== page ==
By Abby Huggins Mowinski
I wrote these words a year ago — in an email to my race team, stemming from feelings of inadequacy in captaining such a superb set of athletes. While it is written from the perspective of an athlete, the responses I received revealed that it resonated on a deeper frequency than just performance on the race course. It’s about life ... and how we treat ourselves in the midst of it.
And while I can say that I have, in many ways, offered myself more grace and forgiveness over this past year, these words always bear repeating and renewed reflection.
It’s about Self-Compassion.
I spent a large part of yesterday silently beating myself up after my performance in a race I have done for many years in a row. It is a race I love and a race I always have good success in. But I think it’s about time I started re-imagining my definition of success. My time was the slowest it has ever been on that course, regardless of weather and conditions, and that is what I chose to focus on after the race. I internalized that perceived failure and spent way too long mired in self-criticism and rumination about my performance.
But that excessively self-critical mindset isn’t productive – it doesn’t lead me to some positive outcome. It is simply my pride and perfectionism setting unrealistic goals for this point in time. I need to recognize that there are many factors that influence my performance: those I can control – my effort, my mindset, and my attitude, and those that are far beyond my control.
I think fear of complacency is what has always held me back from self-compassion and self-forgiveness. How can I strive to be the best I can be if I let myself off the hook for shortcomings? But that is distorted thinking, especially as an adult, and particularly as a parent. Once you accept responsibility for the care and well-being of others, aside from just yourself, part of you must be given away. That is the wonderful, magical cost of parenthood. My life hasn’t belonged to me for 13 years. These past 12 months have made that even more glaringly obvious.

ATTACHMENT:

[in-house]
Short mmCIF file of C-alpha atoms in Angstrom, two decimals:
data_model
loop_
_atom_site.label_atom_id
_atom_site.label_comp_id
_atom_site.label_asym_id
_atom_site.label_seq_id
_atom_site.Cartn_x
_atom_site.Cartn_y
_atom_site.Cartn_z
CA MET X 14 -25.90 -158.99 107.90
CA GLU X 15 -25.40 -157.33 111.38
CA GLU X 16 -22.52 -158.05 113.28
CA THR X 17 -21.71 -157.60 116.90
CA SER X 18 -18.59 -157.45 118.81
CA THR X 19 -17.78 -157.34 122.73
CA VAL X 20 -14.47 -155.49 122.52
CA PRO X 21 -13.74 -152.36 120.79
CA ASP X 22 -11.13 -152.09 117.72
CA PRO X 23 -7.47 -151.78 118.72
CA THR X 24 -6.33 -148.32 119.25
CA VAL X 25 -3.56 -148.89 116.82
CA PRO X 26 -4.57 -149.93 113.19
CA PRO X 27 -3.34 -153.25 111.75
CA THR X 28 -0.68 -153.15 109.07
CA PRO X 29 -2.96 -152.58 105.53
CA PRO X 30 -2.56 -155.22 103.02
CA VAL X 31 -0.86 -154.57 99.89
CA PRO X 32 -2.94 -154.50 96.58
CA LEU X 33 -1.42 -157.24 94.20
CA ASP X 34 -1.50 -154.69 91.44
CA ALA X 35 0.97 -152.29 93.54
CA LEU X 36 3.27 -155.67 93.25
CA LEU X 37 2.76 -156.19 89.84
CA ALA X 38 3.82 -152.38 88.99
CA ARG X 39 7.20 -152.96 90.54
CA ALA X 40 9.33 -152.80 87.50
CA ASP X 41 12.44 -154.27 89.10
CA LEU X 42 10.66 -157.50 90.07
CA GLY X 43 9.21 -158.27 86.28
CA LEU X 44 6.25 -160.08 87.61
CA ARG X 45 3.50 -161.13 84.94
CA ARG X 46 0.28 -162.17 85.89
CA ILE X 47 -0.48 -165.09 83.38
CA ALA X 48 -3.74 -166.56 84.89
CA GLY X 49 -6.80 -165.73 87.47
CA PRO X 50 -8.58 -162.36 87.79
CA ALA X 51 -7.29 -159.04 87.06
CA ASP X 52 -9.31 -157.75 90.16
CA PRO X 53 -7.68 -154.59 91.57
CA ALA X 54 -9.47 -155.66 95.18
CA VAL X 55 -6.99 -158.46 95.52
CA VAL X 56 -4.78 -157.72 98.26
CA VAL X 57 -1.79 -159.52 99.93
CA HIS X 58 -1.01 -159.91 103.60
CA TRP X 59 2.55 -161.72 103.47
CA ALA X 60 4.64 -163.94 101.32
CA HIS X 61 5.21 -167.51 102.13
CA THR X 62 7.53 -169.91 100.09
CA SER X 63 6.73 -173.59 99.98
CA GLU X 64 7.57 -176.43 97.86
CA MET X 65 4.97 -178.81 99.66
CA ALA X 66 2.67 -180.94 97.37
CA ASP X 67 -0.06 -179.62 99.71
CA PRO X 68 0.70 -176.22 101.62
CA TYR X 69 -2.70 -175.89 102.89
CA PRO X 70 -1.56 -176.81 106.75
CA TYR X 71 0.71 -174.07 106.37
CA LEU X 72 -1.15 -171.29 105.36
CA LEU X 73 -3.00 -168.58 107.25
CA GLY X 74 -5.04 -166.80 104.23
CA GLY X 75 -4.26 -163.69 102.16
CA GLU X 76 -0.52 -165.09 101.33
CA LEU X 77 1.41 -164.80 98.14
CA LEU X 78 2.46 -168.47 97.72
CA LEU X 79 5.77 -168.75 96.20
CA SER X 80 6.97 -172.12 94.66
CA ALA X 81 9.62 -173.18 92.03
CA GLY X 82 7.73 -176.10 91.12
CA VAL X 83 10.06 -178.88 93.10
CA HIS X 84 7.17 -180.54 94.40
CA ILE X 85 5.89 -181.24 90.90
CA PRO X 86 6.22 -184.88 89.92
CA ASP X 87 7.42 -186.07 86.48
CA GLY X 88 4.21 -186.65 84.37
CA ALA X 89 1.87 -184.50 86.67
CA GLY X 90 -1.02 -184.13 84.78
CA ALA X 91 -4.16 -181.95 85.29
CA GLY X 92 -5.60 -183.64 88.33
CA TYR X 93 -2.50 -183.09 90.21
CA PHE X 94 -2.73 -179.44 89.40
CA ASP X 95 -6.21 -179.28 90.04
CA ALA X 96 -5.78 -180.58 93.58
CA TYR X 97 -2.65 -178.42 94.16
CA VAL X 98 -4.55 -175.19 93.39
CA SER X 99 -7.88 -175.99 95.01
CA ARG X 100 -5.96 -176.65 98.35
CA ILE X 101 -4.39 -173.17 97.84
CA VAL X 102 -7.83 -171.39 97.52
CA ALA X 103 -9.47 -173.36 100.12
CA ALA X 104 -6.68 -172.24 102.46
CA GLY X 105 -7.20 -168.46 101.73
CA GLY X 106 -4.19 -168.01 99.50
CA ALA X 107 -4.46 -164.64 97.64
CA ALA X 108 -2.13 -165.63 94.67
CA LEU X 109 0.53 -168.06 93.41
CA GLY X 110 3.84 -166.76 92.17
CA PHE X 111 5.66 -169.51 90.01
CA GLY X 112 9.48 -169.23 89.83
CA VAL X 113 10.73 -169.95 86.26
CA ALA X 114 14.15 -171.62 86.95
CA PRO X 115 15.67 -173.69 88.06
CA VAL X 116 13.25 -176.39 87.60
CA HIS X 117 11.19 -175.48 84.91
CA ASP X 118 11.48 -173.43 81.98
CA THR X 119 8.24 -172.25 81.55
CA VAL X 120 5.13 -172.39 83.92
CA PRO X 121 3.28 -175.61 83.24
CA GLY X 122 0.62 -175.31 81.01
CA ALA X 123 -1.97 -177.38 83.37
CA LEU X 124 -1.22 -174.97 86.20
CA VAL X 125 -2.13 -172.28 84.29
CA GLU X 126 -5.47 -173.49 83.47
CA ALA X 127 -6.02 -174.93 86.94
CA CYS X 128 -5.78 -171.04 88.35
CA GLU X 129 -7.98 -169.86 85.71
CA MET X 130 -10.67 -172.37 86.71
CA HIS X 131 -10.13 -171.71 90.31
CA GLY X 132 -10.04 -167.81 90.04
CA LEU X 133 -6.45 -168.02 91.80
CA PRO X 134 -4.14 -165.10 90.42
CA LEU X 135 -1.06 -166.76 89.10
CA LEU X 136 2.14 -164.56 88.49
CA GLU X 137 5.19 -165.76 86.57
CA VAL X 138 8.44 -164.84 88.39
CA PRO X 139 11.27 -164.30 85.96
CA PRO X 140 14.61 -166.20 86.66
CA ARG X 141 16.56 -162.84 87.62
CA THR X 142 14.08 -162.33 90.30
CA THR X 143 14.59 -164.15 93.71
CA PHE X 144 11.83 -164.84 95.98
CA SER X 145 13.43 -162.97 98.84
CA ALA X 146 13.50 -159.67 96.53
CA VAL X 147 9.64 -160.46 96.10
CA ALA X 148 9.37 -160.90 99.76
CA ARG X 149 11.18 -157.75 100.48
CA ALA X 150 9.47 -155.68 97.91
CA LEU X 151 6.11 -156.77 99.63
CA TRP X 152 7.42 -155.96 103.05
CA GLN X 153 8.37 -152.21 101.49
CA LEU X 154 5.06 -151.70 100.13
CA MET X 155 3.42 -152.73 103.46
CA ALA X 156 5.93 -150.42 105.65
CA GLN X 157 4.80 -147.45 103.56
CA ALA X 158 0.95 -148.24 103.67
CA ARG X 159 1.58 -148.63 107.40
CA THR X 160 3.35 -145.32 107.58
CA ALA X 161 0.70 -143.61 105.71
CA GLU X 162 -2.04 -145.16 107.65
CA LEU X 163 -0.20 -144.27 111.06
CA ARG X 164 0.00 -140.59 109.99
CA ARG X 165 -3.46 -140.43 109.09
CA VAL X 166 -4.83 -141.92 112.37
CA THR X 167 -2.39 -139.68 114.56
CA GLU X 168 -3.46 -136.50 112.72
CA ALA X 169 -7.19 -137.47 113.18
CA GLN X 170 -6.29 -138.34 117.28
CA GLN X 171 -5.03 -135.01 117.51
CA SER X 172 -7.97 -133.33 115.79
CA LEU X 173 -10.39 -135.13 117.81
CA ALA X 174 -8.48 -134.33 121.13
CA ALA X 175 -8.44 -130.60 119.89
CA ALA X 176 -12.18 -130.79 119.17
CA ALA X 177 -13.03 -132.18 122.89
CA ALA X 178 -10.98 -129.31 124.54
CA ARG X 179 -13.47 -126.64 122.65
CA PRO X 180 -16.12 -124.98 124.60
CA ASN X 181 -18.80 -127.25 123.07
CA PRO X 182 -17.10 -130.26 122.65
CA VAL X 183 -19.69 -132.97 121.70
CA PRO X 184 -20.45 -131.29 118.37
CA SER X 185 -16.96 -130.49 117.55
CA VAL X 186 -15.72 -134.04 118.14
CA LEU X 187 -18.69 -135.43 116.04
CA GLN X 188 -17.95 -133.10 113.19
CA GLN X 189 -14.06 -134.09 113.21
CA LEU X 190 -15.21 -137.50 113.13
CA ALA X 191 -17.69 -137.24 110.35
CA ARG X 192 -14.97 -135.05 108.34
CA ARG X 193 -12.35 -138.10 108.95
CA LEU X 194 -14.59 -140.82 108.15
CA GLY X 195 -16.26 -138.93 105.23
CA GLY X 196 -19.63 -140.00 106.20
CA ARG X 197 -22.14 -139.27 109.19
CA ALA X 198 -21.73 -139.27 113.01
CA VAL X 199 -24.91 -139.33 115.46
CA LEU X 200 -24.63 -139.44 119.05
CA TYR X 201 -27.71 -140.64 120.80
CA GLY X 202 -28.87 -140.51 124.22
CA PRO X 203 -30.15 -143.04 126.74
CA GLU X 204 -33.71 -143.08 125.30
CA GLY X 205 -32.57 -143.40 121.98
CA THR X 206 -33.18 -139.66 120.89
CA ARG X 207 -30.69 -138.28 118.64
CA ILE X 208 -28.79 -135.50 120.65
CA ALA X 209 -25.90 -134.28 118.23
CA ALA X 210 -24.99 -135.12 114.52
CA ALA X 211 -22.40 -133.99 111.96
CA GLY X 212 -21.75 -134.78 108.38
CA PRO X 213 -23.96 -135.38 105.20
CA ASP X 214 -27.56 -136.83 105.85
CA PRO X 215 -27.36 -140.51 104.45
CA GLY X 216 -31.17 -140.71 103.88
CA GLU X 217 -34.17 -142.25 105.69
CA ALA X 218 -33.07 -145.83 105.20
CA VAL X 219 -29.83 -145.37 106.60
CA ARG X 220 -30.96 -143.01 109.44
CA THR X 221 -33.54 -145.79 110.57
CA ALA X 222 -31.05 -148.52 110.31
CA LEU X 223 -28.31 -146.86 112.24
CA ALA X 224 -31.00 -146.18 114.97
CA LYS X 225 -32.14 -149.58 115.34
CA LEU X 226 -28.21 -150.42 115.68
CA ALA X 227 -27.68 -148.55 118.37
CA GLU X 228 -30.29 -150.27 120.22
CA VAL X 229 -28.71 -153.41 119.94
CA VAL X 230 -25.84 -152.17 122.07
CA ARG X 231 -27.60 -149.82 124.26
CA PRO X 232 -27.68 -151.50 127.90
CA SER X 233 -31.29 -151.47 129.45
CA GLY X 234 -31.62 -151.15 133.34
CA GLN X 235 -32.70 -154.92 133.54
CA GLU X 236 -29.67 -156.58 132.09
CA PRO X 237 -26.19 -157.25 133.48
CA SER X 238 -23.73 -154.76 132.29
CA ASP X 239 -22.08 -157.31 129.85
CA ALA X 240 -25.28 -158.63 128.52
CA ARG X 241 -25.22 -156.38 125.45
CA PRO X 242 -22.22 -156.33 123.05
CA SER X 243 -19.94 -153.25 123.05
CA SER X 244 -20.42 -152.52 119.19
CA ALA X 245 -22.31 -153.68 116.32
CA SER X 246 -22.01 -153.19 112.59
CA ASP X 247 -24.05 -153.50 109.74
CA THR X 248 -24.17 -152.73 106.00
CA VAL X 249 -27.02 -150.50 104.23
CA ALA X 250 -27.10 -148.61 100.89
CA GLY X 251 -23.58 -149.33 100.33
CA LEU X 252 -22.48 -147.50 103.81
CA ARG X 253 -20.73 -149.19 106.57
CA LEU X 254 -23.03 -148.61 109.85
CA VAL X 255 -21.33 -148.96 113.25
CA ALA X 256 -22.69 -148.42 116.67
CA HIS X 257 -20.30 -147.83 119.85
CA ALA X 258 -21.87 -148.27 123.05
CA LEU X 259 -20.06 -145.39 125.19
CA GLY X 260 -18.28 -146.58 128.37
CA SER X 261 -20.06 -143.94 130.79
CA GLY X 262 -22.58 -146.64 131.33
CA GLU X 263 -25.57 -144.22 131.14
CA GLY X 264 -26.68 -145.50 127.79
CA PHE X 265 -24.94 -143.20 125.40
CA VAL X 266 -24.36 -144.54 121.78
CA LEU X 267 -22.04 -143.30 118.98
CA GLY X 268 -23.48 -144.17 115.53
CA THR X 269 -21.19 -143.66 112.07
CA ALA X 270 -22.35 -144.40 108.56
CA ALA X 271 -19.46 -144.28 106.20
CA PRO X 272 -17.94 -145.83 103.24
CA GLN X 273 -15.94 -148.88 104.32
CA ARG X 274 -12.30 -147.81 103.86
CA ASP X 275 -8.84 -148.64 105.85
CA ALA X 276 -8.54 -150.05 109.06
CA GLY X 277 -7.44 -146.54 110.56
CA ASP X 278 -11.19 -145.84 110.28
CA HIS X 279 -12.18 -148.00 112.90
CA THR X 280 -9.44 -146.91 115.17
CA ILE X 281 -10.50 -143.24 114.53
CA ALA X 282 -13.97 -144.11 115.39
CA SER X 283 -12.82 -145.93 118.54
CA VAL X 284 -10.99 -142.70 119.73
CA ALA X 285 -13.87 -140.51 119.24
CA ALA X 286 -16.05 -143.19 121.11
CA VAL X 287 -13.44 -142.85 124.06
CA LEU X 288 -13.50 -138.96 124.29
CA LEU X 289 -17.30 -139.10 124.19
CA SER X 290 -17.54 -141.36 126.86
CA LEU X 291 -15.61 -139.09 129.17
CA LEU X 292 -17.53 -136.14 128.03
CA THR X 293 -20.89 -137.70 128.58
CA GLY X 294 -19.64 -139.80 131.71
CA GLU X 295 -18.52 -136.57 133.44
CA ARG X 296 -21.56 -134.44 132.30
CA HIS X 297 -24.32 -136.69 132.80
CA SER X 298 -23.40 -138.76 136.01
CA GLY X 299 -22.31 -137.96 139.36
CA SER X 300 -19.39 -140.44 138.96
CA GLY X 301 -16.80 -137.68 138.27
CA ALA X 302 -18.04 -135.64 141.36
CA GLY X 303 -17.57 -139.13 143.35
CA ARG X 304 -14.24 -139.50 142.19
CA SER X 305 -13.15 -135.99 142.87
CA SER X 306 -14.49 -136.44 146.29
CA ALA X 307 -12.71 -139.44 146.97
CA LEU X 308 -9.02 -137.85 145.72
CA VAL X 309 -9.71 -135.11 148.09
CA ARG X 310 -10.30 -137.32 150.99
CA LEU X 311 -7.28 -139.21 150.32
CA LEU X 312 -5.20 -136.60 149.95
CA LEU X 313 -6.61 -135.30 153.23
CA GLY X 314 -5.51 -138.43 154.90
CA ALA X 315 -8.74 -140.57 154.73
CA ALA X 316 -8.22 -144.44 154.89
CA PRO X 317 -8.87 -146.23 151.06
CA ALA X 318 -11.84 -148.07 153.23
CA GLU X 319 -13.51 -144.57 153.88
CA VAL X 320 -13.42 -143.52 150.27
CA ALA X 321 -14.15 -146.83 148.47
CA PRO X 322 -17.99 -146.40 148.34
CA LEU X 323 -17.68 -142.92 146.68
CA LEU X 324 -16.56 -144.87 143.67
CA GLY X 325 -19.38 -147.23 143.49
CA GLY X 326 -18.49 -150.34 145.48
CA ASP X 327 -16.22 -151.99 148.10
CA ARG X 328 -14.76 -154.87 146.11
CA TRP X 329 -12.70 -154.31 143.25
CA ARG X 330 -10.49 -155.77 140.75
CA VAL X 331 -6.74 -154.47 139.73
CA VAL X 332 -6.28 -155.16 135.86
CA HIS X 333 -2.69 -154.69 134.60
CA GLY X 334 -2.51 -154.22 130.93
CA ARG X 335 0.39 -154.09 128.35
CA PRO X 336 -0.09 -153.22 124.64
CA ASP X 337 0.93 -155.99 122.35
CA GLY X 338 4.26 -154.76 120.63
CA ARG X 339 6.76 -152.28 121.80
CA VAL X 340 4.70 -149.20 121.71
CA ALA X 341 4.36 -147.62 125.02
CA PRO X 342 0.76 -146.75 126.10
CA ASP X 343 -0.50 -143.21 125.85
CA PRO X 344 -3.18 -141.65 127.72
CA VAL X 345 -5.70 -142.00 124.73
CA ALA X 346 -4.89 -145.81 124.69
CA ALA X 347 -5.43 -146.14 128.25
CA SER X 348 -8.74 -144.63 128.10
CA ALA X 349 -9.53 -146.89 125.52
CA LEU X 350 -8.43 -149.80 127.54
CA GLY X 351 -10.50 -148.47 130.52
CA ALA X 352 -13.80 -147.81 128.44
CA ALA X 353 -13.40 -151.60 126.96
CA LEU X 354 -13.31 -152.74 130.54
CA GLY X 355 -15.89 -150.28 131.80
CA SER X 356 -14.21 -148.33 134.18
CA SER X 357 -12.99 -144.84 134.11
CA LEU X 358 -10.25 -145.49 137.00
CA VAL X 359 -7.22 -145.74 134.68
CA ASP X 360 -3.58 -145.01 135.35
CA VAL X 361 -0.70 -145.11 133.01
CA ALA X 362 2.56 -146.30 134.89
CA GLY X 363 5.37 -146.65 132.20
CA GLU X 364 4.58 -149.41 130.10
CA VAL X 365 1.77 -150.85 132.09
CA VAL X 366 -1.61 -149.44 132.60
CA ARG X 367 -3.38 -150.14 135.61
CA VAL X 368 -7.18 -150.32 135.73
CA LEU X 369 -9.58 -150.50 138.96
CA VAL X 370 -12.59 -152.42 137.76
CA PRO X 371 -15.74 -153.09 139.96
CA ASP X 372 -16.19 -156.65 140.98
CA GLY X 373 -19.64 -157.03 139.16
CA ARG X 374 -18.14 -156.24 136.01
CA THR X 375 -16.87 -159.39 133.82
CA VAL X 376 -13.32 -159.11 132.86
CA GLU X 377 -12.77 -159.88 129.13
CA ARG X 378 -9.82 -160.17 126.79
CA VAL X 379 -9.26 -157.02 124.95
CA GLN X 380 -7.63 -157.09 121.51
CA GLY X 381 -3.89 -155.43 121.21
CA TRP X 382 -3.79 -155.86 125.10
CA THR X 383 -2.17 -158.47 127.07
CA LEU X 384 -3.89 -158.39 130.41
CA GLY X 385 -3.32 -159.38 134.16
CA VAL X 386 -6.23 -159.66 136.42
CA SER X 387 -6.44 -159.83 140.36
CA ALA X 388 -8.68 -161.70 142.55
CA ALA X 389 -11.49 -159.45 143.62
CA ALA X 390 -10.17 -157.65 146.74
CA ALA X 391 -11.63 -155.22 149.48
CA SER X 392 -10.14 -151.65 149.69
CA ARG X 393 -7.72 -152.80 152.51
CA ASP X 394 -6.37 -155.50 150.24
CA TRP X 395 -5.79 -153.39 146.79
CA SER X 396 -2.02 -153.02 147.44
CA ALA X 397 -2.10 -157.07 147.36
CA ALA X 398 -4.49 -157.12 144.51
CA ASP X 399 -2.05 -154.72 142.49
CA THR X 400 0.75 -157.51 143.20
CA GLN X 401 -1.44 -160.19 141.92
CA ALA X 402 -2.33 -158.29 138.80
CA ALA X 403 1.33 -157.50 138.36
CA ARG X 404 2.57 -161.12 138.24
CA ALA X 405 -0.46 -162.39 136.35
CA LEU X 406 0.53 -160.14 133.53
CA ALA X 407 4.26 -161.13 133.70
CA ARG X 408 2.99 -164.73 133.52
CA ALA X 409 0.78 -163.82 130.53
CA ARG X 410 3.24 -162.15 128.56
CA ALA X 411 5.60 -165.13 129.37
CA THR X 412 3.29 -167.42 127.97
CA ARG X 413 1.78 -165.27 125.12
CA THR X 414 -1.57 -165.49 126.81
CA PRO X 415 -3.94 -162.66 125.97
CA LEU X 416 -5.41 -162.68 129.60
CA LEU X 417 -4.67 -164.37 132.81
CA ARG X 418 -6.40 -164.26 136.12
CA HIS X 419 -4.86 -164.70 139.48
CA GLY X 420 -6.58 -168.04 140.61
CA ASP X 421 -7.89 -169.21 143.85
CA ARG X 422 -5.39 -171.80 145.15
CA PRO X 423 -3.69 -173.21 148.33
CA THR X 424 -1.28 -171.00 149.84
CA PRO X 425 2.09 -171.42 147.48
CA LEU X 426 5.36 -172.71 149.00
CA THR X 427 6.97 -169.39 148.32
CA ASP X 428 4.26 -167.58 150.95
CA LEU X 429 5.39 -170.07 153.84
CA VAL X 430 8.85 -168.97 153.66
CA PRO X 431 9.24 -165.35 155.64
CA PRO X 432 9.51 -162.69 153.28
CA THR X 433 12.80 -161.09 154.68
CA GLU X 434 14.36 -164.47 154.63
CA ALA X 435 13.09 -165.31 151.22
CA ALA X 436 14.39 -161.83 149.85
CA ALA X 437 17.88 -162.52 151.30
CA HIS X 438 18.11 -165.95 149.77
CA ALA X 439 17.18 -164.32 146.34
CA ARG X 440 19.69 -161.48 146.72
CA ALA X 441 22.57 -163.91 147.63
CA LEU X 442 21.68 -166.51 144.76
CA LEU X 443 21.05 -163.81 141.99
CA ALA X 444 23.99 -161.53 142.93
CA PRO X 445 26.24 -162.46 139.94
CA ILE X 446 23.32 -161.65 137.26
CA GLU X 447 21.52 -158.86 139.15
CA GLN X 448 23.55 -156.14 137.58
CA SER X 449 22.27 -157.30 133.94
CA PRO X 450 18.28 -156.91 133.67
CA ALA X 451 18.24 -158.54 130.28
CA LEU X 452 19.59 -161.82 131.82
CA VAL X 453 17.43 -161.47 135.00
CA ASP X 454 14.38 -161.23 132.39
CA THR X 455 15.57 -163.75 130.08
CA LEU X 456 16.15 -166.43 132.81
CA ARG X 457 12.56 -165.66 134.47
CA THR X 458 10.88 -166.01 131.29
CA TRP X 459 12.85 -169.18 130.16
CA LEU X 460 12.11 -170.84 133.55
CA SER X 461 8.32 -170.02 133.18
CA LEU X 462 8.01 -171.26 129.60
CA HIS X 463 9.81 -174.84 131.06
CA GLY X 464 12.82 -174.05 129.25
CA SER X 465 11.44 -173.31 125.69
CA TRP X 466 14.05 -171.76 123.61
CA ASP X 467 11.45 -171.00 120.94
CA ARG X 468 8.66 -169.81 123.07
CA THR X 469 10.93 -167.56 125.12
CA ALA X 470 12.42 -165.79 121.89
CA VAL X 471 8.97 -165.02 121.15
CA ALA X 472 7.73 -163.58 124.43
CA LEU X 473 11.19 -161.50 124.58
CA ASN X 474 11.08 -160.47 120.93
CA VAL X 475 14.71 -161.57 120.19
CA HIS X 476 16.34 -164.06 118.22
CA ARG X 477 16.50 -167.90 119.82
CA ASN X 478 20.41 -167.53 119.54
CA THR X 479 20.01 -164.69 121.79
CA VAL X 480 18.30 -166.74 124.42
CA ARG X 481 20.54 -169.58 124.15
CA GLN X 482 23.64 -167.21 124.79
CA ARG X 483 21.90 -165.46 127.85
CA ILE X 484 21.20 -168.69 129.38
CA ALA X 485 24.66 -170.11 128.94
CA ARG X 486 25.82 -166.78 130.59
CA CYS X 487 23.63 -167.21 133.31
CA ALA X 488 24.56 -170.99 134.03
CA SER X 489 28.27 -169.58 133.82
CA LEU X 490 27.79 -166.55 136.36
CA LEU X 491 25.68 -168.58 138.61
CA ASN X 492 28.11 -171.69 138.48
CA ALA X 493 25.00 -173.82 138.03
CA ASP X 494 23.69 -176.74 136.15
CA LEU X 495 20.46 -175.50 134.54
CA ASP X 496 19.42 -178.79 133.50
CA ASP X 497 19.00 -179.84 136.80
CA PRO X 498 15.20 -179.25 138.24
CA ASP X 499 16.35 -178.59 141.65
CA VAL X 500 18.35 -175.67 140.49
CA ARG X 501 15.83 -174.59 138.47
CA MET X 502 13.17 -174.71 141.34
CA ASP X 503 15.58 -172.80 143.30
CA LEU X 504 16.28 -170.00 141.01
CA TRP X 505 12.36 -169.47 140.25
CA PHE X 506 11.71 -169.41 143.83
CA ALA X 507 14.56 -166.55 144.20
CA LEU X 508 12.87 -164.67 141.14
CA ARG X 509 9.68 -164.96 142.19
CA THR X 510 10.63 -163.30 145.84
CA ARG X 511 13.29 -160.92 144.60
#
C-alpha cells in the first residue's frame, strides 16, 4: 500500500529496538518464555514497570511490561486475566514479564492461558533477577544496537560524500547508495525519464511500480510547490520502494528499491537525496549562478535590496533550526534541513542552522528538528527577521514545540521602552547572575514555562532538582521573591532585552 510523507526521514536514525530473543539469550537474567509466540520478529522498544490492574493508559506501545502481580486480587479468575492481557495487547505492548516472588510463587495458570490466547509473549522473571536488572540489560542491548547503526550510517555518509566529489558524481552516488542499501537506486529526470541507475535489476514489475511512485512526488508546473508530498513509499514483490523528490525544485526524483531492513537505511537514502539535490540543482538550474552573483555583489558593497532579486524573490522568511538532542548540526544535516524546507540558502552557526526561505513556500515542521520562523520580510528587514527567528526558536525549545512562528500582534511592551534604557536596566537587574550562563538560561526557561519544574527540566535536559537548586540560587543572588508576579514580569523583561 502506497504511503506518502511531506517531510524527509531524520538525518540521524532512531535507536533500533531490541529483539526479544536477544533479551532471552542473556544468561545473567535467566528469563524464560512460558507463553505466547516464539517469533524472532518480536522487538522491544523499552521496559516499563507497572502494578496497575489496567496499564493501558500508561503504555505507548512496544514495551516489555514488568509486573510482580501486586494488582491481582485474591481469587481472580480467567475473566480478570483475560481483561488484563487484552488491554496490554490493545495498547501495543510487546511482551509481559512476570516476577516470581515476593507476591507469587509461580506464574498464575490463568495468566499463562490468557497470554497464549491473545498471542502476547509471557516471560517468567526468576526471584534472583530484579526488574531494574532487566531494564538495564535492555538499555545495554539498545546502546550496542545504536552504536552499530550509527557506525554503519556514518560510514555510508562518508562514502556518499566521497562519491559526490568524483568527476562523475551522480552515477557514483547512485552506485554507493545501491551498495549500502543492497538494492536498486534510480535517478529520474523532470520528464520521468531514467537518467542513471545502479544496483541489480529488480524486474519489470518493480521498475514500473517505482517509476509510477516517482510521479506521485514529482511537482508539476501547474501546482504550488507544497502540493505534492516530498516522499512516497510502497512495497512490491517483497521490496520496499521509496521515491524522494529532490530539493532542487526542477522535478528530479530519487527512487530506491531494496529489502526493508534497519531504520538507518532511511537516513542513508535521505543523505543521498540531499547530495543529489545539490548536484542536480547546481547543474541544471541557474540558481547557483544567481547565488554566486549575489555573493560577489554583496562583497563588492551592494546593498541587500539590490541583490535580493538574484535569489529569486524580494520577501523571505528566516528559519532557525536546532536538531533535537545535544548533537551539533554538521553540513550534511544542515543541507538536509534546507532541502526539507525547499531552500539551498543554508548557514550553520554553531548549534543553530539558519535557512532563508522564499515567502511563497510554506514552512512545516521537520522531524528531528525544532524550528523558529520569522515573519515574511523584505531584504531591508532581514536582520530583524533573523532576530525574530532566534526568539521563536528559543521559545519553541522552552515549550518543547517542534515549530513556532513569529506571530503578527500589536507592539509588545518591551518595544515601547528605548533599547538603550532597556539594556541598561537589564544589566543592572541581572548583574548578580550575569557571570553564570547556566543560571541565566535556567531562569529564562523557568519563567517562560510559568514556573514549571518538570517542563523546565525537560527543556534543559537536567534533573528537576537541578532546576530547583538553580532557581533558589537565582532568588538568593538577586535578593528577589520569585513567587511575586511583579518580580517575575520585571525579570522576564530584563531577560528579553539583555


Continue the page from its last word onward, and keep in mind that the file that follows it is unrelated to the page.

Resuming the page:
The veneer has been wearing thin for a while now, but it is fully exposed at this point.
I cannot do it all.
I cannot be the vet, the parent, the wife, the professor, the volunteer, the athlete…all equally. Time and energy are not limitless. There is no “balance” – that is a fallacy. But I can choose which roles I will prioritize and those that I will concede to being “good enough.”
Remember, embracing self-compassion is not the same as lowering one’s performance expectations. Instead, it is remembering that you are doing your best in the context of your life.
I am going to try hard to lean into self-forgiveness and self-compassion as an athlete, as a parent, and as a human this year and always. It is still very much a work in progress, but I hope as I work at being less self-critical and treat myself with some kindness, that I implicitly give you the permission to do the same for yourselves.